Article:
Matthew B. Harms, MD, associate professor of neurology at Columbia University, and medical consultant and care center director at the MDA, discussed the session he will be chairing at the conference.
Gene therapy is an emerging area of interest for treatment of amyotrophic lateral sclerosis (ALS), with multiple investigational products currently in development in clinical study. Several of these candidates will be discussed at the Muscular Dystrophy Association (MDA) Clinical & Scientific Conference, set to be held in Dallas, Texas, March 19-22, 2023.
Matthew B. Harms, MD, associate professor of neurology at Columbia University, and medical consultant and care center director for the MDA, will be chairing a session at the conference entitled “Gene Therapy in ALS”. The session will be held from 2:00 PM to 4:00 PM on Tuesday, March 21, 2023.
In the lead up to the conference, CGTLive’s sister publication, NeurologyLive, spoke with Harms about the topics that will be discussed in his session, the aspects of the conference that he is most looking forward to in general, and the several investigational products that he will be paying close attention to in 2023.
Matthew B. Harms, MD: The Muscular Dystrophy Association scientific and clinical conferences are a highlight of my year because it allows me to interact with people who are studying very similar and highly related diseases, but not just the exact same diseases that I'm taking care of. I think there's an extraordinary power in that.
Increasingly, meetings are specialized and once we get in our silos, we're missing out on innovations and developments that are taking place in other spheres; we just don't have time to follow it all. So, one great thing about the MDA conference is that it brings together people studying neuromuscular diseases of all kinds to learn from one another. There's been a lot in the media about the benefits of multigenerational living: families with multiple generations under the same roof. The older folks are learning from the youth and the youth are learning from the older folks, and that sort of thing. I envision this conference along those same lines, basically allowing fields that are a little further ahead to relay their learnings back, groups that are behind to ask questions, and basically, it allows for a lot of really deep interaction and learning from across the disease spectrums.
We know that 15% of ALS patients have a causative gene mutation that's leading to disease. We've been encouraged as a field by gene therapy and other modulating technologies like antisense oligonucleotides. To be able to get into the nervous system and create lasting change, like we've seen in spinal muscular atrophy and like the clinical reports are showing for Duchenne muscular dystrophy and other pediatric neuromuscular diseases.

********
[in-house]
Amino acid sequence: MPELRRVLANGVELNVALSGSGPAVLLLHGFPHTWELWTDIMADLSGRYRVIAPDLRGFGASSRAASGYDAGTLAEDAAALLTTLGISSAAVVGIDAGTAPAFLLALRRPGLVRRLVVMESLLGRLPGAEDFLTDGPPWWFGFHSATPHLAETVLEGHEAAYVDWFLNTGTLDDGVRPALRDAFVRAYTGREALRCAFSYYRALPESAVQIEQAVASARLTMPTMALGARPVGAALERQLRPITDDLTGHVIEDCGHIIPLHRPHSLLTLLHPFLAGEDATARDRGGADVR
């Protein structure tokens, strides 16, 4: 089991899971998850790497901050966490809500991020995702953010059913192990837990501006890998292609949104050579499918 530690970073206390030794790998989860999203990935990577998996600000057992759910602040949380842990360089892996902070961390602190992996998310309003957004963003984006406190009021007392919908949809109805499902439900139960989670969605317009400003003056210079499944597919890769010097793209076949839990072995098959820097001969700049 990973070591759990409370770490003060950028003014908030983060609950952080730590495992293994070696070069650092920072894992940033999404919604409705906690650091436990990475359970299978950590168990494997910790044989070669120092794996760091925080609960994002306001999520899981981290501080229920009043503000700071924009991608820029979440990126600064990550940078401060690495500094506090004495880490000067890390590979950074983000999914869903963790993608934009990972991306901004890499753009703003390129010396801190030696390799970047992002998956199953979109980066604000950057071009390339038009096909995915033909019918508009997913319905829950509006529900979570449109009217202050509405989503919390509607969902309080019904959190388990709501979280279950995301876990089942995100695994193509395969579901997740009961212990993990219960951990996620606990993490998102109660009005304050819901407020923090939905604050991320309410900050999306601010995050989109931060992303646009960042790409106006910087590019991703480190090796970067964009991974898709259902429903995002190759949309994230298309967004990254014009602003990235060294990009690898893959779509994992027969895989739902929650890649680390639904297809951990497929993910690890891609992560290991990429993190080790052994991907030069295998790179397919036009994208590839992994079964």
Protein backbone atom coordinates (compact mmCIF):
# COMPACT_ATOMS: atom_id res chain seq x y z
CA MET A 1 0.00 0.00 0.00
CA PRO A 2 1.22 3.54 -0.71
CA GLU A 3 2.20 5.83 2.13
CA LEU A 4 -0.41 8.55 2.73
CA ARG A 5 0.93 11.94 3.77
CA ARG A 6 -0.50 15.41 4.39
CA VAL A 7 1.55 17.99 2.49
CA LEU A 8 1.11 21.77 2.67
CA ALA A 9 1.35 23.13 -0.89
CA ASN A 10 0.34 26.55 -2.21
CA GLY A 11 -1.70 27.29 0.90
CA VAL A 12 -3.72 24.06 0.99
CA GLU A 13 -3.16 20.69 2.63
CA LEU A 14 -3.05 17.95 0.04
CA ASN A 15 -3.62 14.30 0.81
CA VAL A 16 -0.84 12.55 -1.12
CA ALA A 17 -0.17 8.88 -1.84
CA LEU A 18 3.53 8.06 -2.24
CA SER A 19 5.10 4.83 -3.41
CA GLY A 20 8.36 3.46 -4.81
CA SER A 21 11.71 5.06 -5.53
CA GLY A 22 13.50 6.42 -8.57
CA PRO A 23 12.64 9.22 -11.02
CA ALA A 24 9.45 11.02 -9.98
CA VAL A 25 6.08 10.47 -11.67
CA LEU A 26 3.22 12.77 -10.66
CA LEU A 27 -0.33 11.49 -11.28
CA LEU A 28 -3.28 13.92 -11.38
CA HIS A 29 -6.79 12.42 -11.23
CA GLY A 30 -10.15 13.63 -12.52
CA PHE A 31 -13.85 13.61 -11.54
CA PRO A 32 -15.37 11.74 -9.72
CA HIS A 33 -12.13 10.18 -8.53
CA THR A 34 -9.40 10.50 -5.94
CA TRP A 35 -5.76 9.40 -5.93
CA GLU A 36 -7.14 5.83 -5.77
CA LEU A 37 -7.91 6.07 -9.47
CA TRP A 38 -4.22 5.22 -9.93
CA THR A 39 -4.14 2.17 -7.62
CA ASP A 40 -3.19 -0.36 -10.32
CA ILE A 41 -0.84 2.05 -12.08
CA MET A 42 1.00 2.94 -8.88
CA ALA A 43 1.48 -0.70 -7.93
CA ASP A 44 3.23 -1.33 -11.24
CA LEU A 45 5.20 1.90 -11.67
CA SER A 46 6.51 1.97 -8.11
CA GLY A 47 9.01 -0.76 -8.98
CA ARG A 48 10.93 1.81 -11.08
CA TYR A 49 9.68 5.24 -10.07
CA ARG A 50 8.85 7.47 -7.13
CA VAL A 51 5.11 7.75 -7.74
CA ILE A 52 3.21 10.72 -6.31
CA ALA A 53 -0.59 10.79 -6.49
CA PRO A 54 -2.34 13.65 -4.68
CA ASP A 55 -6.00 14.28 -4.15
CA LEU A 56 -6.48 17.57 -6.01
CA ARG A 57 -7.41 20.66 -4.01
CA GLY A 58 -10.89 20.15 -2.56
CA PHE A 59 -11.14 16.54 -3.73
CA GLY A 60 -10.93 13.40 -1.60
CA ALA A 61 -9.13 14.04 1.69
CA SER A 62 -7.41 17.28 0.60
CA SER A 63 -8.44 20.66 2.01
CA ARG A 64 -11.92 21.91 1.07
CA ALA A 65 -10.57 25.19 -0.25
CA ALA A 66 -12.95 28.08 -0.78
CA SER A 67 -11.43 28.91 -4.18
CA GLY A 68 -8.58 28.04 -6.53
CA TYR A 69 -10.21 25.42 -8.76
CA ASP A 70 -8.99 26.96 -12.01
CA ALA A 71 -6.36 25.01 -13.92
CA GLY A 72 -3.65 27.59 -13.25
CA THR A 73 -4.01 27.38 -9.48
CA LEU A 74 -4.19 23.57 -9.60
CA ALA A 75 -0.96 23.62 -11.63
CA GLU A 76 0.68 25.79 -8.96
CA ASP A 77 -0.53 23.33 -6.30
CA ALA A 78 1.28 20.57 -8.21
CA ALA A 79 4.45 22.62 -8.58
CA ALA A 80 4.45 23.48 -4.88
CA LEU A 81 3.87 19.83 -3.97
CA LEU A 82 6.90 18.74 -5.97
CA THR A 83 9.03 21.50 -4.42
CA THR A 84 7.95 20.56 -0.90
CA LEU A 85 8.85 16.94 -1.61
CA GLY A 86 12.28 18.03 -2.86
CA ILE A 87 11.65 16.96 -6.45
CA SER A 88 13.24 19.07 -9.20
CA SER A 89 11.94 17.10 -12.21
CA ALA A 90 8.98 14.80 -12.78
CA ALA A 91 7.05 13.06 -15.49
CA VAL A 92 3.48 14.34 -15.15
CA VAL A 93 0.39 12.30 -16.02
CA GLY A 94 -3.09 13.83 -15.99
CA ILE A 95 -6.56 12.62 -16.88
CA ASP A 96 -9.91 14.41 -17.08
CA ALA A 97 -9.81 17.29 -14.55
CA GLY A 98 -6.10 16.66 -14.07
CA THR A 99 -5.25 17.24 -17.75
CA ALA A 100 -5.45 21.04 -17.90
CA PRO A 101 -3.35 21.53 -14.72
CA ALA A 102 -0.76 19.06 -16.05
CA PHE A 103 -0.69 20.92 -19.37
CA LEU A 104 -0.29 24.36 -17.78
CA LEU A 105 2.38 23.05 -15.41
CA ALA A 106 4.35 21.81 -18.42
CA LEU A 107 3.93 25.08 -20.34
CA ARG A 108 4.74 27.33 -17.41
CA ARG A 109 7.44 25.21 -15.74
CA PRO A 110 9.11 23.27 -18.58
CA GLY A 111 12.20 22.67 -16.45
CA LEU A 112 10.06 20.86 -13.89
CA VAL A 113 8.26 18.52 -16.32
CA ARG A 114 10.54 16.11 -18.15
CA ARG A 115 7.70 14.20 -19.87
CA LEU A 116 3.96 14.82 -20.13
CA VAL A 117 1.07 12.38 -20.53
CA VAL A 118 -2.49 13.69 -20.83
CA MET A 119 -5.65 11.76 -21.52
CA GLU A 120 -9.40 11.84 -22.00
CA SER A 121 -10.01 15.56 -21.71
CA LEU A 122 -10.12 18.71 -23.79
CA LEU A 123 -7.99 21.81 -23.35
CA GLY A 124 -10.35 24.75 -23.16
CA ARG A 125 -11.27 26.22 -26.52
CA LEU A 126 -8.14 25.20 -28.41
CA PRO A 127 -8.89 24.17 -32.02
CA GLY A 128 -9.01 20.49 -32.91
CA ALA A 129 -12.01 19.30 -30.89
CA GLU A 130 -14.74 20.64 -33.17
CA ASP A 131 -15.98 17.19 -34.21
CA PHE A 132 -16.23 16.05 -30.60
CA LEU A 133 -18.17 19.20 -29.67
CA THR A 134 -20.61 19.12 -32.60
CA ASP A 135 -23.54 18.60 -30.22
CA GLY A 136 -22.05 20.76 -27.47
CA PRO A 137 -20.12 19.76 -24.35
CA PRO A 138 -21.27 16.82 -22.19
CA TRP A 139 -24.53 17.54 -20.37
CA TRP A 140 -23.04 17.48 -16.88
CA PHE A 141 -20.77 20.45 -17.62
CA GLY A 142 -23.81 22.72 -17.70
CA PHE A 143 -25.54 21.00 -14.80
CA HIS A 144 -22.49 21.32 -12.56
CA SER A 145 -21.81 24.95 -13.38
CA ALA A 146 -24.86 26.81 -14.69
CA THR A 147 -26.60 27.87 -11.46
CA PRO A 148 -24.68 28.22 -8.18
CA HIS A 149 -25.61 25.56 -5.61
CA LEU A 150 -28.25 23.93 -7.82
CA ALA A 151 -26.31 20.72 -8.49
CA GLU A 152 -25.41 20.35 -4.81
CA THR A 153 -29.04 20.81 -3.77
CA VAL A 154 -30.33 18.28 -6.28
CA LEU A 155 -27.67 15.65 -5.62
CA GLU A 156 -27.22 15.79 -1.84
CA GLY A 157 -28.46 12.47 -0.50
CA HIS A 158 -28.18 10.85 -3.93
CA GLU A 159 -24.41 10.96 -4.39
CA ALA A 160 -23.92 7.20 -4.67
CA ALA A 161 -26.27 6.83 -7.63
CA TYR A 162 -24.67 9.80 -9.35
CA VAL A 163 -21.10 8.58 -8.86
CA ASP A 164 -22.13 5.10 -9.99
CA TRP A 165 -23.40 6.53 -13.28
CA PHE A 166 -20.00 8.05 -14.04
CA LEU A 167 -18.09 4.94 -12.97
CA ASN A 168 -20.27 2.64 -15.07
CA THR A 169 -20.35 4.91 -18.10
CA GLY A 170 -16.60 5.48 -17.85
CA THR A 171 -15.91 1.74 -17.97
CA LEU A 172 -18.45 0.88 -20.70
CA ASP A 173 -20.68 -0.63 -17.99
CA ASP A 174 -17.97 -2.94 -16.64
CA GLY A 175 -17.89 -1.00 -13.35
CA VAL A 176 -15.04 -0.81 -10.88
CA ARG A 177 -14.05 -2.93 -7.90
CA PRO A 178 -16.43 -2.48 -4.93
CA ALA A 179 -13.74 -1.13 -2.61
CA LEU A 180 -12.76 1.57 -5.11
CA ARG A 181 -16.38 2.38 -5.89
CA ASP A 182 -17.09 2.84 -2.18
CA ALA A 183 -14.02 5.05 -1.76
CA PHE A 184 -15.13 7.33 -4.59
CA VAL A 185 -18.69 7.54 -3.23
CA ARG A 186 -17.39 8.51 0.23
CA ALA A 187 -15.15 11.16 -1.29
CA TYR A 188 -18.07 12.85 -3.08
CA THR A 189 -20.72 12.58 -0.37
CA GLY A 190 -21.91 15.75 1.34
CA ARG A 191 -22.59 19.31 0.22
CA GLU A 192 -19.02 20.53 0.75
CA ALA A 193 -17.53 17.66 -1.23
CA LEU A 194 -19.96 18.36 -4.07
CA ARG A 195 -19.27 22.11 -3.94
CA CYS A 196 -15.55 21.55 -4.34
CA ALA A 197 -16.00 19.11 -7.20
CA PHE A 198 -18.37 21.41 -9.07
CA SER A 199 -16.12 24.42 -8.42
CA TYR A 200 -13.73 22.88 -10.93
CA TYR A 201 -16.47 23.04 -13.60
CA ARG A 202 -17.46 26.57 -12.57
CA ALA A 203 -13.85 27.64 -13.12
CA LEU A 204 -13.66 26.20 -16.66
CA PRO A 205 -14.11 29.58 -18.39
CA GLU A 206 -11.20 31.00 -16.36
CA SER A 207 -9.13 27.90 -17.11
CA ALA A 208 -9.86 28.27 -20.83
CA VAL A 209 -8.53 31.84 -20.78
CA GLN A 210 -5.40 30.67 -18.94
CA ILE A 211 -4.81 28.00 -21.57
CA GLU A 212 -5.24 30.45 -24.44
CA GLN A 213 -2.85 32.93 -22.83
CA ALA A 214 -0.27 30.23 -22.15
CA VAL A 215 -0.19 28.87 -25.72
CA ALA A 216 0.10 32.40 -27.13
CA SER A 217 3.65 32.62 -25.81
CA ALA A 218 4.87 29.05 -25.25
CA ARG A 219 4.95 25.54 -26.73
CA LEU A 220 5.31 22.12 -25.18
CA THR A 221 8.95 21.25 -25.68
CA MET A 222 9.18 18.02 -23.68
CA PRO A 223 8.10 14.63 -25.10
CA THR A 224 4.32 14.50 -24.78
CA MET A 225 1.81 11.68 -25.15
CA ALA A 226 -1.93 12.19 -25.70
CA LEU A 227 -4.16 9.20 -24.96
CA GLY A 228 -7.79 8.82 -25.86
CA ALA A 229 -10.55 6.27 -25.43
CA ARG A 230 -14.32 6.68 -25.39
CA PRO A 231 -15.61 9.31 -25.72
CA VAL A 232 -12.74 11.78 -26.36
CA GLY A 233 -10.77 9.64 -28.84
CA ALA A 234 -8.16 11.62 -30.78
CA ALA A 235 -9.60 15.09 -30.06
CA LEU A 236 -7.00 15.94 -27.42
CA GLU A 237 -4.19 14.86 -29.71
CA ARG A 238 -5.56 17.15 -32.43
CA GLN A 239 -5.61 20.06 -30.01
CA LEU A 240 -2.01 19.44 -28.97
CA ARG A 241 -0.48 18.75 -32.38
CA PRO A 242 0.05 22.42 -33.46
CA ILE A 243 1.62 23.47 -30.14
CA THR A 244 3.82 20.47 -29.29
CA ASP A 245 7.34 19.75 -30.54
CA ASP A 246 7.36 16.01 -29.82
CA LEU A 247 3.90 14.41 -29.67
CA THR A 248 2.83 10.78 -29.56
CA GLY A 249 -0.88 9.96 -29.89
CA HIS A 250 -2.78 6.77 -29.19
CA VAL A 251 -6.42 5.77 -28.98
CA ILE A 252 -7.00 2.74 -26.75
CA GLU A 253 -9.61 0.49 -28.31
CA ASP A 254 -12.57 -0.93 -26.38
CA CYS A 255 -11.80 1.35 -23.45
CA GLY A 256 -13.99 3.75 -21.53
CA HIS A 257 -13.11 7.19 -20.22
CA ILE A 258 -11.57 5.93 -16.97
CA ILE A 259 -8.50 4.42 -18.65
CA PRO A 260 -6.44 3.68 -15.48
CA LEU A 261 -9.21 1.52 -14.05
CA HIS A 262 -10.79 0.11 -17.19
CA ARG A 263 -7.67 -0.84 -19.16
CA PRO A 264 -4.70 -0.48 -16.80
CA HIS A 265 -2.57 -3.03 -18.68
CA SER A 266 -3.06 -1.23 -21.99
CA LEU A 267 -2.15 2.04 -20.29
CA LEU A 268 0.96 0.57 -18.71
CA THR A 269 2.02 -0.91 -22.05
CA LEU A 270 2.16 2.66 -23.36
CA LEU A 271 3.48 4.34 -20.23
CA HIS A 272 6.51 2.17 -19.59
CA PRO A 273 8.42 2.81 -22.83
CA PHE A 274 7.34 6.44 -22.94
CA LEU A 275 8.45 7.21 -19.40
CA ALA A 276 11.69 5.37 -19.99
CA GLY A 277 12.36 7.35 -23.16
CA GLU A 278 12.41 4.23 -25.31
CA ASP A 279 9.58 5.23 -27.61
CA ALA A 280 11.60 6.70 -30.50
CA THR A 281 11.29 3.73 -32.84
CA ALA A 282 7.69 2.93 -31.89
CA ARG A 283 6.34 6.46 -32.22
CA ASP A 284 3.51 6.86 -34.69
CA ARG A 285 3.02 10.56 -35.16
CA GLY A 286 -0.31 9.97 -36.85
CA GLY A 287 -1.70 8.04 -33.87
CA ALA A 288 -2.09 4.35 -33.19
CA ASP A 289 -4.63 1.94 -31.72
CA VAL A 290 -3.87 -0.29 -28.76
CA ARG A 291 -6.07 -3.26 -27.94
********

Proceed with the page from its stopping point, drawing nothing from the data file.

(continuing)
Taking that same optimism and moving it into ALS, we also have gene-modulating therapies that are in clinical trials and looking very encouraging for one of the most common ALS genes, the SOD1 gene, with many companies developing similar modalities and other modalities for other known ALS genes. I think what's not as commonly recognized is that some of these therapies have a good chance of working in non-genetic ALS or in ALS where we haven't yet found a gene mutation because they're addressing kind of a root factor that's shared by most ALS patients, as opposed to this specific gene mutation in one of these more common causative genes. So I think it's a very exciting time as we think about being able to manipulate the genome in order to accomplish what we think needs to happen to slow down motor neuron loss.
So for the first hour, we've assembled a group of drug companies and academic labs that are focusing on gene therapy or antisense oligonucleotide development for ALS. We've structured it so that we'll be hearing about developments for super rare disease mutations. Dr. Shneider will be discussing "Silence ALS", which designs patients specific antisense oligonucleotide therapy that is hopefully going to knock down the mutated copy of the chromosome, sparing the good copy. For rare mutations, we're going to hear from a representative from UniCare, who's developing an AAV anti-SOD1 true gene therapy delivered by viral vector. We'll also hear from QurAlis developing modulators of C9 and ATXN2, some of which are applicable even for people who do not have gene mutations because we think there's a link between ATXN2 and TDP-43, one of those central molecules for ALS.